The property market in London has seen quite some changes in the past year, with the pandemic driving many people out of cities and heading to the suburbs for the larger houses that they can buy for the same money as their smaller inner-city properties.
My London reports that according to research from estate agent Savills, the shift in the market will continue for several years, particularly as people seek to make use of the Help to Buy scheme, which ends in 2023.
Savills also pointed to the East London Corridor, which is made up of the seven London boroughs of Waltham Forest, Havering, Redbridge, Hackney, Tower Hamlets, Newham and Barking and Dagenham, stating these areas will be property hotspots and will see ‘robust levels of housing demand’ when the Help to Buy scheme ends.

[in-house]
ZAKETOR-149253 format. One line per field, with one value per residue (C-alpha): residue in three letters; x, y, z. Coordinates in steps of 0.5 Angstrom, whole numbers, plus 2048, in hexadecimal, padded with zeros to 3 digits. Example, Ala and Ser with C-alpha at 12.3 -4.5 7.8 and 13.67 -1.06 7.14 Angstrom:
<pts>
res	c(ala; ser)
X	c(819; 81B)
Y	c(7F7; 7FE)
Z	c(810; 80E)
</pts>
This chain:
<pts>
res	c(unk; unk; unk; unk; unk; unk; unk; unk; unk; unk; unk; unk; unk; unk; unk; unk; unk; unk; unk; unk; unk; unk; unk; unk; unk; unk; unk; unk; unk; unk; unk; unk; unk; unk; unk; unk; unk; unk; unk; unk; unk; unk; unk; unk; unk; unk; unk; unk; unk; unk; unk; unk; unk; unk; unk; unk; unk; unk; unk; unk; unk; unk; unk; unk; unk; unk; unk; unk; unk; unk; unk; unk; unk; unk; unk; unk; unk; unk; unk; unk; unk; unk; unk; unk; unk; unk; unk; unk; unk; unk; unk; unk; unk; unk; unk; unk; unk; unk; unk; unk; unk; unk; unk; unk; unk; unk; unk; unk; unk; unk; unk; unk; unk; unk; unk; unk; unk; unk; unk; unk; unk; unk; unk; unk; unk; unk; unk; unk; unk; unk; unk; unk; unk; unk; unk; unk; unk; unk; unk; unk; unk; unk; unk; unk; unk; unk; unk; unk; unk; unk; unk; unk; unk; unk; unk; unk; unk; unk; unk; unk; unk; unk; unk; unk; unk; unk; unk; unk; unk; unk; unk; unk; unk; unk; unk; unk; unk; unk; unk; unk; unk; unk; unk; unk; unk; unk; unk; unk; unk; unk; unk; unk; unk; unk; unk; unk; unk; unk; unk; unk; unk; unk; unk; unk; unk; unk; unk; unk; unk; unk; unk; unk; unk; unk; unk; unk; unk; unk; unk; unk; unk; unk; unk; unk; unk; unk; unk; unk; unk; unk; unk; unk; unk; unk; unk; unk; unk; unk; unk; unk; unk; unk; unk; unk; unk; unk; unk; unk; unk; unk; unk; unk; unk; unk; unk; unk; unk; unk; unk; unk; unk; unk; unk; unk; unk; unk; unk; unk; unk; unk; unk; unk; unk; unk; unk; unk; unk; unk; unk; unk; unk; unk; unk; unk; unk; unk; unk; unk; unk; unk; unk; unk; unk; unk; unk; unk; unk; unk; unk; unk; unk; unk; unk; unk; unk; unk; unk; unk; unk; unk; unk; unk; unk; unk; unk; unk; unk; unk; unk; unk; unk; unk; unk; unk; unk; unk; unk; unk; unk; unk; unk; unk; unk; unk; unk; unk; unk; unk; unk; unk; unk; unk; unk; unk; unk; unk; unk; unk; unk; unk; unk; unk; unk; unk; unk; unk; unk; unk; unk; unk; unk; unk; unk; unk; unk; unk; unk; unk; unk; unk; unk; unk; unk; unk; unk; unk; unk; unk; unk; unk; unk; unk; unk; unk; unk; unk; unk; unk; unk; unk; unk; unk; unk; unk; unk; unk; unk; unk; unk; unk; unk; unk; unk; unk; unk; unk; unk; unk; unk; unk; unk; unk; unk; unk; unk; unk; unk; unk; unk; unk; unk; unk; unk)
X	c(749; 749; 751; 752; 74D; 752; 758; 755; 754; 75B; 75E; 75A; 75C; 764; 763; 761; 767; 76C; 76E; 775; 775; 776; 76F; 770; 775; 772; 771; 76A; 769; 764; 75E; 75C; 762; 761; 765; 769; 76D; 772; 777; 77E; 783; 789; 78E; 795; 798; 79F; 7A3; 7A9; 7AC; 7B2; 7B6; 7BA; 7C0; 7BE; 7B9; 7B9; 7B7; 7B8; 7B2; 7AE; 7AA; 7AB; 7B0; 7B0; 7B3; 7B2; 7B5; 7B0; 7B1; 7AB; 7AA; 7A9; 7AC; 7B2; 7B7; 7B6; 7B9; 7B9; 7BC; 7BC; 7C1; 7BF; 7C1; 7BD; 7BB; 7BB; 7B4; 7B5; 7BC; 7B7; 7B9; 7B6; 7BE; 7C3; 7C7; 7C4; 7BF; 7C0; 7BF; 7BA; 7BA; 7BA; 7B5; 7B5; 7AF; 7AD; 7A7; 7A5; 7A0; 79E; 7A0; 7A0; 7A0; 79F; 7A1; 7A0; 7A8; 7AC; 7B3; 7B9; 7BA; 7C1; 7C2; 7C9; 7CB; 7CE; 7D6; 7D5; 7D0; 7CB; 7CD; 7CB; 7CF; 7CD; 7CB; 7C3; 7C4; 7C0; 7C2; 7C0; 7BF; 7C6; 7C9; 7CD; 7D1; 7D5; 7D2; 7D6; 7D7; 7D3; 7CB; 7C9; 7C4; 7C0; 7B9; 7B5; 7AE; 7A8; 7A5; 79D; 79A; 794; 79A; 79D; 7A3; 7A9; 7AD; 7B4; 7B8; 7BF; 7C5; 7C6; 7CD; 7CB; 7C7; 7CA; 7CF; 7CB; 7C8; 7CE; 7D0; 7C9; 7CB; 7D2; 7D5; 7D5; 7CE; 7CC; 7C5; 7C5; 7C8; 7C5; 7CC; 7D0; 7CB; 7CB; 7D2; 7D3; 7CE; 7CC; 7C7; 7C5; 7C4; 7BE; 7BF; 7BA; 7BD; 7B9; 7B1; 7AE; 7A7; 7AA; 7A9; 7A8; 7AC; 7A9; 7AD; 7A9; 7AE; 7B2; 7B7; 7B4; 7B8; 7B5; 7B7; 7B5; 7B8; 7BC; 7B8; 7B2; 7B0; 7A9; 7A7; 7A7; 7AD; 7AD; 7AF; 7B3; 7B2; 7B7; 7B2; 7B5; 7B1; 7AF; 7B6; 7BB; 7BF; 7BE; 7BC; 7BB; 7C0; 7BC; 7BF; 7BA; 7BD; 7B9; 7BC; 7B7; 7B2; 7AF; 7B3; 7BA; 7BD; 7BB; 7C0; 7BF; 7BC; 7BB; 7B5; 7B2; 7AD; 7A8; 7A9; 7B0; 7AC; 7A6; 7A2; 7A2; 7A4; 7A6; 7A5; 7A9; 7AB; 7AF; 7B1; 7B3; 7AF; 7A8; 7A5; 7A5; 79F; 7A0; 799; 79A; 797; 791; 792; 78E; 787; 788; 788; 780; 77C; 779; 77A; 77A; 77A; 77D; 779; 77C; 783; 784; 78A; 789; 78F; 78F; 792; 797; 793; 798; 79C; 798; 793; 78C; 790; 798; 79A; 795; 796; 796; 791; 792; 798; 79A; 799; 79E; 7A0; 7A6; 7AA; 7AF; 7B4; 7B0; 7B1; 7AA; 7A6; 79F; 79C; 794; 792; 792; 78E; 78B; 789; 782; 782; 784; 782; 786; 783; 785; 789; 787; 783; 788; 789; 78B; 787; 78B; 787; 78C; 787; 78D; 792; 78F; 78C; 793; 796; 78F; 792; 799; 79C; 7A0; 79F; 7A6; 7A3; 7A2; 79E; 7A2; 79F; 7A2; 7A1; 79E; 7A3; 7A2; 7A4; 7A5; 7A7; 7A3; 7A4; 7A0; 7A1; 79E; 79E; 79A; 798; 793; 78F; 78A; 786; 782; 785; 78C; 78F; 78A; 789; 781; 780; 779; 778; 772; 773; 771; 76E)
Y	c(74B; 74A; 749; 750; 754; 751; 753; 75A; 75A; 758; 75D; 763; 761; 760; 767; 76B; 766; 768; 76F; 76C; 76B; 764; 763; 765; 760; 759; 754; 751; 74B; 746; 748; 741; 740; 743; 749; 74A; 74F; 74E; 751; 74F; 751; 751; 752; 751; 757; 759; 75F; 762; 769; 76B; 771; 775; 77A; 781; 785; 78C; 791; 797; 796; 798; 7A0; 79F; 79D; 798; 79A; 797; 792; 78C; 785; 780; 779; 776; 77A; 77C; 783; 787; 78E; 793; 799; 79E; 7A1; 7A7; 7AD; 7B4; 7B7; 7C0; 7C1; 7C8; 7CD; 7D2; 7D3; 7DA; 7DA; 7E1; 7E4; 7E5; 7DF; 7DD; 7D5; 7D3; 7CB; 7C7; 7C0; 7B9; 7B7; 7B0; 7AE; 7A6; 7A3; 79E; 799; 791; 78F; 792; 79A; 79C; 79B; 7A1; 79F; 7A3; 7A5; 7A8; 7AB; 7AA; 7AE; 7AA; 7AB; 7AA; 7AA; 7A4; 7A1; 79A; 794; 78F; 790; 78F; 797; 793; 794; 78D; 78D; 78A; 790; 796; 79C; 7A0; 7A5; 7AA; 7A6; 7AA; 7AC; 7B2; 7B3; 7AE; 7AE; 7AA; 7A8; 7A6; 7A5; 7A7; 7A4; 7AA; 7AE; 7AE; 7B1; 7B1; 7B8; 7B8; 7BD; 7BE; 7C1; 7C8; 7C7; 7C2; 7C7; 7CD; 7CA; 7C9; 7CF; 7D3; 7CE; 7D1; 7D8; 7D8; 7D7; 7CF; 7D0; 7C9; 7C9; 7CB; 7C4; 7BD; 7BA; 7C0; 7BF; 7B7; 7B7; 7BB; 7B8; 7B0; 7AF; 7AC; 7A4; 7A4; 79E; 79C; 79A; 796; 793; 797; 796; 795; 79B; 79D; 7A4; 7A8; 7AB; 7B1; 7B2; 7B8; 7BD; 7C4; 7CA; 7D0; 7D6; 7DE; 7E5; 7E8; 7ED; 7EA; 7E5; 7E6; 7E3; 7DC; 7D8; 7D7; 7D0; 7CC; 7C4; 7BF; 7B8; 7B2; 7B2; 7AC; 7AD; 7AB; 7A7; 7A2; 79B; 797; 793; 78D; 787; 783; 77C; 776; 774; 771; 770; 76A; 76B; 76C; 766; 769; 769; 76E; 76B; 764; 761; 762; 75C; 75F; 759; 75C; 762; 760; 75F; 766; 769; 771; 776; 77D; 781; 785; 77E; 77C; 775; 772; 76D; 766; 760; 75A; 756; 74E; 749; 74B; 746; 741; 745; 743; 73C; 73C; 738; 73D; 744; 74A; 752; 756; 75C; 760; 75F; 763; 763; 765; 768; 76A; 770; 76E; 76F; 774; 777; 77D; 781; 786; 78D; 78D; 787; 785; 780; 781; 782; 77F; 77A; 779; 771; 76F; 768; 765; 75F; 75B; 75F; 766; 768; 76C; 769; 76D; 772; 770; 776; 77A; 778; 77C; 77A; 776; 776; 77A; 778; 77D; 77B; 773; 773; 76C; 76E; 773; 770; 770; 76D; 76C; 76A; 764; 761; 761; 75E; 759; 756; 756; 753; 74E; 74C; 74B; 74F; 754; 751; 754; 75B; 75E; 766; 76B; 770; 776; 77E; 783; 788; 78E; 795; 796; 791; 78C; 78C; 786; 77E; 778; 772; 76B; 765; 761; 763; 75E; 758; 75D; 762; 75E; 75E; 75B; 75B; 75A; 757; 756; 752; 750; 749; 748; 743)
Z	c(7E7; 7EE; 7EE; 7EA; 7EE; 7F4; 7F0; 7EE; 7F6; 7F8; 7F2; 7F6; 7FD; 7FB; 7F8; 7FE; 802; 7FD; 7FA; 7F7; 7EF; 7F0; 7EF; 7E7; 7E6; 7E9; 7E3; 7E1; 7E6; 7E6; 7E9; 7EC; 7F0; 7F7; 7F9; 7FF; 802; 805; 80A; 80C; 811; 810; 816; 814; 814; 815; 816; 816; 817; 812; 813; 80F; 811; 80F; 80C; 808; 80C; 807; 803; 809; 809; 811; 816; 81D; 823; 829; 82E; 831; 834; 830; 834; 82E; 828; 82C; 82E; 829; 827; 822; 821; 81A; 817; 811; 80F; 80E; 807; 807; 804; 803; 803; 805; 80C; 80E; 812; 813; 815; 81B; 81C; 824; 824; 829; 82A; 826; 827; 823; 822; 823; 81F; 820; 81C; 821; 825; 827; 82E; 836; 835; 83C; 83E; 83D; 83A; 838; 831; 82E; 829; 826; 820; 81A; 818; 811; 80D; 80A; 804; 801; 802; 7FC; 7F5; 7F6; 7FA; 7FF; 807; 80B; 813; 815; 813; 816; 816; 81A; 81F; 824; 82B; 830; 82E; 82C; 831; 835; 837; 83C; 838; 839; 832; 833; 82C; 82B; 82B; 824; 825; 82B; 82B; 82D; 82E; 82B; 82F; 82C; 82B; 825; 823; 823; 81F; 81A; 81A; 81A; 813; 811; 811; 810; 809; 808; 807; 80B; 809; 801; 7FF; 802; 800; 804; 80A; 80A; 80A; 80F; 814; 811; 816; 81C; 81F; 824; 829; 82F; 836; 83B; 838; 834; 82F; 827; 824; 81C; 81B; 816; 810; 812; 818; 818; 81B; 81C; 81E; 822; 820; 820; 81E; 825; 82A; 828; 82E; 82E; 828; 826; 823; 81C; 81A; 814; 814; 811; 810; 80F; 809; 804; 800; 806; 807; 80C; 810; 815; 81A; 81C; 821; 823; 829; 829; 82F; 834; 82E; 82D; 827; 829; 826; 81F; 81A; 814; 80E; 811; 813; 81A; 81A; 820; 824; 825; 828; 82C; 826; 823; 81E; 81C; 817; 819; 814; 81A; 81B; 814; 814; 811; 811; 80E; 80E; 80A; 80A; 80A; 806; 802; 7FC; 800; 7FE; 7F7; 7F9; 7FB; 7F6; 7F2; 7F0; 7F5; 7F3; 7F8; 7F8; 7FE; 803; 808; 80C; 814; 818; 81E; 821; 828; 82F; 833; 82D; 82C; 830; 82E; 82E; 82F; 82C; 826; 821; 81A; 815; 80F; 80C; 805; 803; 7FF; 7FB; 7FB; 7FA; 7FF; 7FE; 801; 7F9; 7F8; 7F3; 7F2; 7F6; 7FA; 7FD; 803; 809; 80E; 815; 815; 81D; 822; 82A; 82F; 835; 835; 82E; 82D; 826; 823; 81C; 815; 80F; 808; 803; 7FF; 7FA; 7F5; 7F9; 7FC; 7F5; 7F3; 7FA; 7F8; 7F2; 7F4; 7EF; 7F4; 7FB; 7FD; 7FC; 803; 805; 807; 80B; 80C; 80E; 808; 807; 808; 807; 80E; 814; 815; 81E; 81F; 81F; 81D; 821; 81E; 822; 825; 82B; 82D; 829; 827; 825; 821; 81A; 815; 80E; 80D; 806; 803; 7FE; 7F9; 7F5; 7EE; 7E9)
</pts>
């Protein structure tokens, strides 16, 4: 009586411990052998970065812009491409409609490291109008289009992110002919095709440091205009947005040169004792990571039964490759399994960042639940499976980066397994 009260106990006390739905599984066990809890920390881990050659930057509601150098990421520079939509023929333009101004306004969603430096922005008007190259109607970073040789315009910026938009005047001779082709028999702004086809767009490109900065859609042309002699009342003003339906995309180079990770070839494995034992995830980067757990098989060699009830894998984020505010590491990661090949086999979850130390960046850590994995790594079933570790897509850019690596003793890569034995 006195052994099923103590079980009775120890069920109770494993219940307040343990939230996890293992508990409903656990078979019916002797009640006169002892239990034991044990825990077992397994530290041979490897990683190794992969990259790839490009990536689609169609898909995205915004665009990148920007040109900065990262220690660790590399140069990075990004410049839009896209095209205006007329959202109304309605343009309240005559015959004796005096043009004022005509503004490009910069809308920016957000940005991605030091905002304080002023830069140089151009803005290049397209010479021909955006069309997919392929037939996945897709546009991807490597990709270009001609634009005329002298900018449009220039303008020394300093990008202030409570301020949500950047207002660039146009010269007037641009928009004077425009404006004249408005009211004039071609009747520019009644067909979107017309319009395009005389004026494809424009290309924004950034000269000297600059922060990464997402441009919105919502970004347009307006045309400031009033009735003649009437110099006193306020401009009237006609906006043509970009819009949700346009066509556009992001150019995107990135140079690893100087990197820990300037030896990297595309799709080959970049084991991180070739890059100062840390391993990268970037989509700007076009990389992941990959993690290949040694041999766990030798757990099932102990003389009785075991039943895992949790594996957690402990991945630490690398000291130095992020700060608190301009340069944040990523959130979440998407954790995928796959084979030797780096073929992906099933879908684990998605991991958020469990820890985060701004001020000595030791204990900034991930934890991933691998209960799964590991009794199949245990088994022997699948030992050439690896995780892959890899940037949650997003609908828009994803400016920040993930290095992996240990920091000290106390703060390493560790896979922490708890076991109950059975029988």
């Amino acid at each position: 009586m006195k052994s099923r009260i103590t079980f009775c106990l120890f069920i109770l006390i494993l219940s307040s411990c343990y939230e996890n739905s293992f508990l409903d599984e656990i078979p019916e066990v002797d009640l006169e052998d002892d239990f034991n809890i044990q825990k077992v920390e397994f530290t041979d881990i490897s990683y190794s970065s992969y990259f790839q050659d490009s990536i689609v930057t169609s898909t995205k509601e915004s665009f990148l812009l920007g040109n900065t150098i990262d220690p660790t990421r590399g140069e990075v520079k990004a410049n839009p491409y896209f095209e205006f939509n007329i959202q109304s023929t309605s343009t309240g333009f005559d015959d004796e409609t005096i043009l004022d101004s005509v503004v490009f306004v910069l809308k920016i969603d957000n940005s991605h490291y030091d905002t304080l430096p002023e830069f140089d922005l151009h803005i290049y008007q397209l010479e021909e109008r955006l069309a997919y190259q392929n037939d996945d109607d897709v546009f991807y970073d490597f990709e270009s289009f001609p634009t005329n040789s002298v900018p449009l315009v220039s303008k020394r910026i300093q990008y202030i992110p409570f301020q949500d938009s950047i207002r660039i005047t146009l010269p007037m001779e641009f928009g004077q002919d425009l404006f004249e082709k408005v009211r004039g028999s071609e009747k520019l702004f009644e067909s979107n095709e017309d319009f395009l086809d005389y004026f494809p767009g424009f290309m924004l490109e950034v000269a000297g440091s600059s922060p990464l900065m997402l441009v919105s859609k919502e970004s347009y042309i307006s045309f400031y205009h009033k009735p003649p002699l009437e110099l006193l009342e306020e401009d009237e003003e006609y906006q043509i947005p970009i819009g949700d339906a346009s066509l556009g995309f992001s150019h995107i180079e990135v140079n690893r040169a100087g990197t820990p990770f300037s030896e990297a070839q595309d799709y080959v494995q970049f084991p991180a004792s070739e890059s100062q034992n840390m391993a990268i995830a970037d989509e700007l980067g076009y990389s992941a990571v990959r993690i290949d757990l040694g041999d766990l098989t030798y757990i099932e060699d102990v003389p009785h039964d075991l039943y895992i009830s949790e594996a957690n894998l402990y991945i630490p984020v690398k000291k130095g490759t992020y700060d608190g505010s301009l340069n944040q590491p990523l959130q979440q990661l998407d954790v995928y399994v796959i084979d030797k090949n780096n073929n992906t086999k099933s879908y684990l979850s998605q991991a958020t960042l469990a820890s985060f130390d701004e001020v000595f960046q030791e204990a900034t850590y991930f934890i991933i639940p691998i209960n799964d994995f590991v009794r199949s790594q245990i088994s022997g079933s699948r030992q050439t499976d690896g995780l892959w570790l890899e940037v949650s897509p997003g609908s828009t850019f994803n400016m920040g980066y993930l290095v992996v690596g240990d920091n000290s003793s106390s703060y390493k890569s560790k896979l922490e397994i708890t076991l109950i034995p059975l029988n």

This is because six out of the seven boroughs have a lower average house price than London as a whole, with the median property value of homes in the East London Corridor standing at 14 per cent lower than the rest of the capital.
Savills predicts that this means buyers who can no longer rely on government support to buy centrally-located homes will look to these more affordable areas instead.
Current East London residents will already be aware of the benefits of living in one of these seven boroughs, as they have good connections to Central London, have rich East End history, ample green spaces, and a wide range of activities for locals.
Small businesses are often at the heart of these East London boroughs, and a great sense of community offers support to residents from all walks of life, and the boroughs are seeing a lot of investment into their future growth.
This public and private sector investment mean more employment opportunities, upgraded transport infrastructure and improved local amenities.
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